NASA's 1,483 appears to be the number of KNOWN potentially hazardous asteroids (i.e., charted orbits). The other intermediate numbers appear to come from statistical determinations. Lu's and Rees's number of a MILLION, on the other hand, seems difficult to reconcile with the lower numbers. Are Lu and Reese simply wrong, or do they know something that the other sources are not fully disclosing? I do NOT know the answer.
One thing seems clear: Regardless of the precise number of potentially hazardous asteroids, there appear to be enough to be of real concern.
Map Of Asteroid Impacts In Earth's Atmosphere Since Year 2000
B612 Foundation Video Visualization Of Asteroid Impacts In Earth's Atmosphere Since Year 2000
Should We Be Afraid?
Any number between 1,500 and 1,000,000 potentially hazardous asterioids is cause for concern. But should we be afraid?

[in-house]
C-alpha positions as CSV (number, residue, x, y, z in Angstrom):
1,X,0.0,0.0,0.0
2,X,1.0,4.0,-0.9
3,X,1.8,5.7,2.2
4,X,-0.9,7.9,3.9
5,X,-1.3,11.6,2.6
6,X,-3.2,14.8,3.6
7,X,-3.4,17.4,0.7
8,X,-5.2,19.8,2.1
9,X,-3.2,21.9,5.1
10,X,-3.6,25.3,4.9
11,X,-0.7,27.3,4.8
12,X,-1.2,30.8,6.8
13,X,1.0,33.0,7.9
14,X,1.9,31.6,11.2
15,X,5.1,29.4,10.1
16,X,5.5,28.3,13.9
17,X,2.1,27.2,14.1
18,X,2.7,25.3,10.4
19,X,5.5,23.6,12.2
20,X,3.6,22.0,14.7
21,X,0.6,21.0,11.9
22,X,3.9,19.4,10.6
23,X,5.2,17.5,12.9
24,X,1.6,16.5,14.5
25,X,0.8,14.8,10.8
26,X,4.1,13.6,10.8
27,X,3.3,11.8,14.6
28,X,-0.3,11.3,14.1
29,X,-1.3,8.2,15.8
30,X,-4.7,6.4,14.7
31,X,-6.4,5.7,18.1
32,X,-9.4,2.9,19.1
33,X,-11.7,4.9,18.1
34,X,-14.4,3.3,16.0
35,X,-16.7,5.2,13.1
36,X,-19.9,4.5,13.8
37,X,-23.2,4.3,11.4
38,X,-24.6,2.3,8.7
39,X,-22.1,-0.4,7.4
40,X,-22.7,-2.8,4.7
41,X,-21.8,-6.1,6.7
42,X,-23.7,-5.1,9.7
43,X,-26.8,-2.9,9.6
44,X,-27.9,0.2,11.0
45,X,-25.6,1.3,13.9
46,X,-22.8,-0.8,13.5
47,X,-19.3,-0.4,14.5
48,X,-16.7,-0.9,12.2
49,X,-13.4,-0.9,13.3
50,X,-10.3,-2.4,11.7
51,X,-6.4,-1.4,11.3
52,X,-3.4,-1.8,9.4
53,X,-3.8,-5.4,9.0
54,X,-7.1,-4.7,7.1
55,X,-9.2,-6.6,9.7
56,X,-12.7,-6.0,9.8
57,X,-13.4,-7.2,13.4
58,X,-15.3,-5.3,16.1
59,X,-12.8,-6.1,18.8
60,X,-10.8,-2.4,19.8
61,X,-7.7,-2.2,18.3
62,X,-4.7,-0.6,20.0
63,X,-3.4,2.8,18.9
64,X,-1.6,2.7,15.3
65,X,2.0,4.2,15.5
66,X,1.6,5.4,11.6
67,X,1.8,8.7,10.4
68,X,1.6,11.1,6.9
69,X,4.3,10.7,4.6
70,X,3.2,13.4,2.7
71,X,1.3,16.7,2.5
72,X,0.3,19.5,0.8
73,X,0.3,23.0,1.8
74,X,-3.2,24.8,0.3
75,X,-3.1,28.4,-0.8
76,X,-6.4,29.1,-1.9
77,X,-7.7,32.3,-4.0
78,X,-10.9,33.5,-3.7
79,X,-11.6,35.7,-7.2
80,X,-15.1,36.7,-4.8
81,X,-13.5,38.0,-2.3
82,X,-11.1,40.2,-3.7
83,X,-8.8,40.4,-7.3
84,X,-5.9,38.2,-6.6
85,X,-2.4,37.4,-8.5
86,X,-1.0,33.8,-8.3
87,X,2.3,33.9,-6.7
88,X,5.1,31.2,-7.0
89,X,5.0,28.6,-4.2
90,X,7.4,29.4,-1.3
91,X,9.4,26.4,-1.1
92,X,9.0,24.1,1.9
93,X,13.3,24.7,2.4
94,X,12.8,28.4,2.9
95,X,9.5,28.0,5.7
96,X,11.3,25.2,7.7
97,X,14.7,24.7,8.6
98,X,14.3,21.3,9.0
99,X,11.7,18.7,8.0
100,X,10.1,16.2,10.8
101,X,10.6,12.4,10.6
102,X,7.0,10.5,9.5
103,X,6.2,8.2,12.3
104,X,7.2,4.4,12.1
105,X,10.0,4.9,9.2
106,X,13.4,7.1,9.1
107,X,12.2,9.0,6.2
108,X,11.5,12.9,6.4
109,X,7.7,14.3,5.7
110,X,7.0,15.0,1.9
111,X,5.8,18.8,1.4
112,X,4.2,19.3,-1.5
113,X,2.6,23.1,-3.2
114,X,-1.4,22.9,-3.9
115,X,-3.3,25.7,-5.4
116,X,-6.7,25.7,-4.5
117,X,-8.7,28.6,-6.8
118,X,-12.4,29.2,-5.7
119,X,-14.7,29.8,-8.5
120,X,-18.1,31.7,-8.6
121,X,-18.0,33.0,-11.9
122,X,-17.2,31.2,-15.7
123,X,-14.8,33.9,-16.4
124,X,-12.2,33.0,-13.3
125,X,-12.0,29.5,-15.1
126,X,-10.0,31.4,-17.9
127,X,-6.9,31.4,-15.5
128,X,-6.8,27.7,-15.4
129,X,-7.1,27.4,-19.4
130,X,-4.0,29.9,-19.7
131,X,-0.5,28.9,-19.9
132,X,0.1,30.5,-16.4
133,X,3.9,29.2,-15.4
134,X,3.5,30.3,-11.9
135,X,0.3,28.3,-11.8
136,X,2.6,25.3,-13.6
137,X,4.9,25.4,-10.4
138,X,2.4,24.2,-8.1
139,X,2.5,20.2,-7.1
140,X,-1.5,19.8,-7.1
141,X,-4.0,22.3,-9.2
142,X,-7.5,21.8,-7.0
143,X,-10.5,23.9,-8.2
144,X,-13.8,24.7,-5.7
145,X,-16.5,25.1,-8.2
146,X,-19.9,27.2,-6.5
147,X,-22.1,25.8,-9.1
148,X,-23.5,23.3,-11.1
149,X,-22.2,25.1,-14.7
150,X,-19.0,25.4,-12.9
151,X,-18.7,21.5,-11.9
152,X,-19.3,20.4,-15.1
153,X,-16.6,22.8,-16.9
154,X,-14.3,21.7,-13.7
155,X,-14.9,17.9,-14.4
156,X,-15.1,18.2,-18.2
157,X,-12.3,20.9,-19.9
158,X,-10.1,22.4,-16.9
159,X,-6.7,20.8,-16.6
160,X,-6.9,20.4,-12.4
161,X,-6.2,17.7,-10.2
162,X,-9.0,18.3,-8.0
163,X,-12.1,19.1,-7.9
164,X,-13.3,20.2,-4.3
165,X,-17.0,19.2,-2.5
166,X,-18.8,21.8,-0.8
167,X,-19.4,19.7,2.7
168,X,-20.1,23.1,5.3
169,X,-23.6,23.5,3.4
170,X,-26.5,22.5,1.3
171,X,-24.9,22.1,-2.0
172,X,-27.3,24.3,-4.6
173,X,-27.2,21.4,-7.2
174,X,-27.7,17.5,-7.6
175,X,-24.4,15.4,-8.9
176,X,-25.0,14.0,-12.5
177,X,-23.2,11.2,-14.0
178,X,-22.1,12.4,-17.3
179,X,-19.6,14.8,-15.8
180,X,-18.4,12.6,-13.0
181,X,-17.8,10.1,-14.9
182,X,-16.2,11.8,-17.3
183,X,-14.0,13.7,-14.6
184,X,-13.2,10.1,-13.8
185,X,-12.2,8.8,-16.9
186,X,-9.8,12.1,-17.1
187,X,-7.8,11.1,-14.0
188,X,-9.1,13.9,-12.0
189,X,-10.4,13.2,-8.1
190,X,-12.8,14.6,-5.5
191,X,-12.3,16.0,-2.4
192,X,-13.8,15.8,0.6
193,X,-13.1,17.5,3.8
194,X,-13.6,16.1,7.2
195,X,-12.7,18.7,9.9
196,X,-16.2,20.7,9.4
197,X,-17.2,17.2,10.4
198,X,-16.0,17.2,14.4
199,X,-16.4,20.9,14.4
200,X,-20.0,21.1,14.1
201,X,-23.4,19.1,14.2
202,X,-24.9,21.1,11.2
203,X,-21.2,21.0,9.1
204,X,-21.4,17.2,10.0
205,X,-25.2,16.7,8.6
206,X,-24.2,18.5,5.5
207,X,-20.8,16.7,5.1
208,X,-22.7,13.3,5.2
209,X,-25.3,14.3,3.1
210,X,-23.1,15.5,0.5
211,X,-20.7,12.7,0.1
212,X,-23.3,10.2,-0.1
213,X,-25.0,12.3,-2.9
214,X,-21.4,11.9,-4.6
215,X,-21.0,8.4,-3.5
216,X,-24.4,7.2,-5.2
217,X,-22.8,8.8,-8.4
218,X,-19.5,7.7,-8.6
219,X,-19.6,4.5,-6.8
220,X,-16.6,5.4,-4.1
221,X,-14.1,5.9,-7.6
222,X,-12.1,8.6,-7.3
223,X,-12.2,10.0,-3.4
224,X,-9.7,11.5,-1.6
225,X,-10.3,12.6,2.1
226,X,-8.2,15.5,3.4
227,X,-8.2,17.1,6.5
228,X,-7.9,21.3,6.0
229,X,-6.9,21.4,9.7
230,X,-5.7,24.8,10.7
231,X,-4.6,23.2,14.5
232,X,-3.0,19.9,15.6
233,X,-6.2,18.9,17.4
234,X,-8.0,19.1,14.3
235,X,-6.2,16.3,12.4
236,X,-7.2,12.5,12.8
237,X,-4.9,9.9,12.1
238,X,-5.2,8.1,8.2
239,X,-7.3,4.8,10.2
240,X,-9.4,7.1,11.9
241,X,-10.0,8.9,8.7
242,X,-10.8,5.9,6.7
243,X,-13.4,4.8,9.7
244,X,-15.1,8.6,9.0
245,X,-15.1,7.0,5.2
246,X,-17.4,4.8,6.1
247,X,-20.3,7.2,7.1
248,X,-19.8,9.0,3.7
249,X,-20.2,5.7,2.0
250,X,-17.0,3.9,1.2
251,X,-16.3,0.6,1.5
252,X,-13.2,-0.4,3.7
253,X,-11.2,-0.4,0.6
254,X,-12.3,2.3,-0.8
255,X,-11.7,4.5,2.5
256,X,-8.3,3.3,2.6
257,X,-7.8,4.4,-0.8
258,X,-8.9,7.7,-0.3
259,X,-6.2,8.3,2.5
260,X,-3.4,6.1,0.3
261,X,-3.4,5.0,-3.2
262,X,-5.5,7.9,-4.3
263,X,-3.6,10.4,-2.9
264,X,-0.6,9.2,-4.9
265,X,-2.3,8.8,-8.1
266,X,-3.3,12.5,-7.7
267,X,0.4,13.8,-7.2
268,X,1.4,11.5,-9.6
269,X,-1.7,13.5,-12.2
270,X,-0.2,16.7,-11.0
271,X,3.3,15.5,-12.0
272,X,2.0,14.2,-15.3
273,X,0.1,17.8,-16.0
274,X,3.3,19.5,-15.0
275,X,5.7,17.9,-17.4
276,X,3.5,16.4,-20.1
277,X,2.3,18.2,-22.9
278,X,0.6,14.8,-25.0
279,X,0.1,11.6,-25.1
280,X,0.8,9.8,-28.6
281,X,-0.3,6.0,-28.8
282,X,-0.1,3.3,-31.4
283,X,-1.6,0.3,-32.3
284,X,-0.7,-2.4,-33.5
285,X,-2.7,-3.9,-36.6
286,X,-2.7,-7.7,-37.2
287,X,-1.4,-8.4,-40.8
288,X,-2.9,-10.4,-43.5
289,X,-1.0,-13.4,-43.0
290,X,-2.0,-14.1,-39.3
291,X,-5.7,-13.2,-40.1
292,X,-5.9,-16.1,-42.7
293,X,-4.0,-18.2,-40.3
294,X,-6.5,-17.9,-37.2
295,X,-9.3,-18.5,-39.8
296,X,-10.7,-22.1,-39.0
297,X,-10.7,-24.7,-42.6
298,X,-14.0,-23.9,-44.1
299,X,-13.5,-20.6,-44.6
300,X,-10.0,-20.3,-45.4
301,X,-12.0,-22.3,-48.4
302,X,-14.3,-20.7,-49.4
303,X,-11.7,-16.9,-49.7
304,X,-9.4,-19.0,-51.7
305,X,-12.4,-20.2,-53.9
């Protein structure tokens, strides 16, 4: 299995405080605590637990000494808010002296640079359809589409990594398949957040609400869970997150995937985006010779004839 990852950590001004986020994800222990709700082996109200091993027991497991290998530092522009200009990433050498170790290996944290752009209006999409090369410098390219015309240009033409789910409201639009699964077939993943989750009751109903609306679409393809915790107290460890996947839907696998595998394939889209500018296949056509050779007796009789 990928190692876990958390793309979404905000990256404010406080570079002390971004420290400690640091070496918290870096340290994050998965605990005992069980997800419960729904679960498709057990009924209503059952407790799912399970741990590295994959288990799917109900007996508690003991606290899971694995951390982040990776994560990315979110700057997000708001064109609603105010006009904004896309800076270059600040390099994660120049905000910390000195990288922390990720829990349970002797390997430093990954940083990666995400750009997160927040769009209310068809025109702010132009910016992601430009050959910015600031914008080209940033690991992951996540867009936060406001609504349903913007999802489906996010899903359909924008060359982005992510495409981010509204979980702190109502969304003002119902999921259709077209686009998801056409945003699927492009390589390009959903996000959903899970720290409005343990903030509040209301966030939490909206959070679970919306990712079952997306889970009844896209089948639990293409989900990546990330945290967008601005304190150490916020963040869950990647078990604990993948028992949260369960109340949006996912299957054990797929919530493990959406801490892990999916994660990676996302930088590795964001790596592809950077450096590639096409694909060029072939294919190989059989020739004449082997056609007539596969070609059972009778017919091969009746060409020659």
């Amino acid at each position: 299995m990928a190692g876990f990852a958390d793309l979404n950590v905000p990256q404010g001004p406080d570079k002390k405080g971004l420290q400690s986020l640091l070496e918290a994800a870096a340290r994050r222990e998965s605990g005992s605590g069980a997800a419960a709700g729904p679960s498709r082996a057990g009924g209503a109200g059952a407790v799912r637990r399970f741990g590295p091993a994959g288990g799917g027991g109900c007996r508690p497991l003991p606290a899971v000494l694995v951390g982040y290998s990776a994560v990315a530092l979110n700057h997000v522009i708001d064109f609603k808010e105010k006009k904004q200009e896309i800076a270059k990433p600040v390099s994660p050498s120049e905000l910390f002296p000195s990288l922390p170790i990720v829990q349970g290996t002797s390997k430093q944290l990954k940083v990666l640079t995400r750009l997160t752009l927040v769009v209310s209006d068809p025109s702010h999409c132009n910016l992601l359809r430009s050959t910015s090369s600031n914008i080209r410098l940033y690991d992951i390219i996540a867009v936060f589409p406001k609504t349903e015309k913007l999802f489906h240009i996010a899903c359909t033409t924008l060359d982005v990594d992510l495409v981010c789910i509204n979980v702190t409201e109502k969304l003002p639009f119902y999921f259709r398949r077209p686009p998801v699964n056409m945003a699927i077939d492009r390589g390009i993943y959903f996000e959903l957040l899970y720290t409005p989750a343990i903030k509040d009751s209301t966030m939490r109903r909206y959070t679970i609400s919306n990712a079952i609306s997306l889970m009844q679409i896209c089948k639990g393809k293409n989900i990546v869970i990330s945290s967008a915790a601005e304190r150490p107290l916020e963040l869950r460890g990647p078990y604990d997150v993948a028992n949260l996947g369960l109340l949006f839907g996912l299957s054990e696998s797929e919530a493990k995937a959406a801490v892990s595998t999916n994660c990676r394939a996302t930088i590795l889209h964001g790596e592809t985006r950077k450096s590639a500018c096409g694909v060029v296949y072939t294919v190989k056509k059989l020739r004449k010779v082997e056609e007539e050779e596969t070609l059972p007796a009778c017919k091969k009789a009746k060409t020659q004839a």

Referring again to THE WALL STREET JOURNAL article by Ed Lu and Martin Rees (cited previously):
- The chance of an impact somewhere on Earth this century by an asteroid 140 feet across and explosive energy of 700 Hiroshima atomic bombs is about 30%.
- The chance of an even bigger asteroid impact on Earth—with explosive energy of over 6 THOUSAND Hiroshima atomic bombs—is about 1%. This risk to humanity is similar to an individual's odds of dying in a car accident. “That risk is small, but would you drive a car without air bags and seat belts? The question is apt because our society is effectively doing so with regard to the risk of a devastating asteroid strike.”
- The chance of a three-thousand-foot wide asteroid impact—with explosive energy of over 2 ½ MILLION Hiroshima atomic bombs—is about 0.001%, which is about the odds of the average person’s dying in an earthquake. Such an asteroid would wipe out humanity, no matter where it hit. NASA has found and is tracking 90% of these, but 10% remain undiscovered.
Consequently, I think the answer is that we should be not so much "afraid" as concerned enough to consider dangerous asteroid discovery and impact prevention a priority.
Simulation Of A Huge Asteroid HItting The Earth
Simulation Of A Huge Asteroid Hitting The Earth is a video clip from MIRACLE PLANET - THE VIOLENT PAST, a six-part documentary series, co-produced by Japan's NHK and the National Film Board of Canada, published February 23, 2013. The original, full length video can be found at ...